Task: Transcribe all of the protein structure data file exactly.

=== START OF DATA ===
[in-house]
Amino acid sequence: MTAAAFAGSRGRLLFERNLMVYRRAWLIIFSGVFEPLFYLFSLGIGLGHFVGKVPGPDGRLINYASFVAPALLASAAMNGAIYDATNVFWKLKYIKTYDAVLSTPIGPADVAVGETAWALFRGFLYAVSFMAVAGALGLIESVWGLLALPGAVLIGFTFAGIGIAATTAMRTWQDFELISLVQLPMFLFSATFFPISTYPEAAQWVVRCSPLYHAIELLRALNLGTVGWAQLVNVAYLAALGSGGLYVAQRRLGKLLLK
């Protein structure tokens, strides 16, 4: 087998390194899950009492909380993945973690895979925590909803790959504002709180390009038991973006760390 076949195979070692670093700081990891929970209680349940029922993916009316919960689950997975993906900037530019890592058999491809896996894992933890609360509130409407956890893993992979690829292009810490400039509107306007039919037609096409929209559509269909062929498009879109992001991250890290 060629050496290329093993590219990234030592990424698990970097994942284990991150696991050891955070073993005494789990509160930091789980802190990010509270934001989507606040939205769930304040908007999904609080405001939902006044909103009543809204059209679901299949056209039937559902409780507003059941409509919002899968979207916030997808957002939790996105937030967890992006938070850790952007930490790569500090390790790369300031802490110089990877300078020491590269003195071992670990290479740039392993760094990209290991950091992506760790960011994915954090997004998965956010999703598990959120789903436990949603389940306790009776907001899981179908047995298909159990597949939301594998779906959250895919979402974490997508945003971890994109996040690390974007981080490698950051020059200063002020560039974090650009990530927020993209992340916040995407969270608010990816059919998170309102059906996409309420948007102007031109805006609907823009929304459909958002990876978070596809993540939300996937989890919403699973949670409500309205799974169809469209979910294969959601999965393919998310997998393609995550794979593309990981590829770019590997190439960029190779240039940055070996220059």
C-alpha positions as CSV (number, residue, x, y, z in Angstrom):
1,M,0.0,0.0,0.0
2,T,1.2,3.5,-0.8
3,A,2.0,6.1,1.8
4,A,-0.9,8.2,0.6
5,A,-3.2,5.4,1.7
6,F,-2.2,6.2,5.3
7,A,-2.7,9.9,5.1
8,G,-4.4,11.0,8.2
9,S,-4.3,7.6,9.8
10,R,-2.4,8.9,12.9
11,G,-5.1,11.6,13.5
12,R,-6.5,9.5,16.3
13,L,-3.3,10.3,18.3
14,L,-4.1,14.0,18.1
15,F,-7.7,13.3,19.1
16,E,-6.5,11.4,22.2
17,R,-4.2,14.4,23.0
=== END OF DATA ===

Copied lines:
[in-house]
Amino acid sequence: MTAAAFAGSRGRLLFERNLMVYRRAWLIIFSGVFEPLFYLFSLGIGLGHFVGKVPGPDGRLINYASFVAPALLASAAMNGAIYDATNVFWKLKYIKTYDAVLSTPIGPADVAVGETAWALFRGFLYAVSFMAVAGALGLIESVWGLLALPGAVLIGFTFAGIGIAATTAMRTWQDFELISLVQLPMFLFSATFFPISTYPEAAQWVVRCSPLYHAIELLRALNLGTVGWAQLVNVAYLAALGSGGLYVAQRRLGKLLLK
């Protein structure tokens, strides 16, 4: 087998390194899950009492909380993945973690895979925590909803790959504002709180390009038991973006760390 076949195979070692670093700081990891929970209680349940029922993916009316919960689950997975993906900037530019890592058999491809896996894992933890609360509130409407956890893993992979690829292009810490400039509107306007039919037609096409929209559509269909062929498009879109992001991250890290 060629050496290329093993590219990234030592990424698990970097994942284990991150696991050891955070073993005494789990509160930091789980802190990010509270934001989507606040939205769930304040908007999904609080405001939902006044909103009543809204059209679901299949056209039937559902409780507003059941409509919002899968979207916030997808957002939790996105937030967890992006938070850790952007930490790569500090390790790369300031802490110089990877300078020491590269003195071992670990290479740039392993760094990209290991950091992506760790960011994915954090997004998965956010999703598990959120789903436990949603389940306790009776907001899981179908047995298909159990597949939301594998779906959250895919979402974490997508945003971890994109996040690390974007981080490698950051020059200063002020560039974090650009990530927020993209992340916040995407969270608010990816059919998170309102059906996409309420948007102007031109805006609907823009929304459909958002990876978070596809993540939300996937989890919403699973949670409500309205799974169809469209979910294969959601999965393919998310997998393609995550794979593309990981590829770019590997190439960029190779240039940055070996220059």
C-alpha positions as CSV (number, residue, x, y, z in Angstrom):
1,M,0.0,0.0,0.0
2,T,1.2,3.5,-0.8
3,A,2.0,6.1,1.8
4,A,-0.9,8.2,0.6
5,A,-3.2,5.4,1.7
6,F,-2.2,6.2,5.3
7,A,-2.7,9.9,5.1
8,G,-4.4,11.0,8.2
9,S,-4.3,7.6,9.8
10,R,-2.4,8.9,12.9
11,G,-5.1,11.6,13.5
12,R,-6.5,9.5,16.3
13,L,-3.3,10.3,18.3
14,L,-4.1,14.0,18.1
15,F,-7.7,13.3,19.1
16,E,-6.5,11.4,22.2
17,R,-4.2,14.4,23.0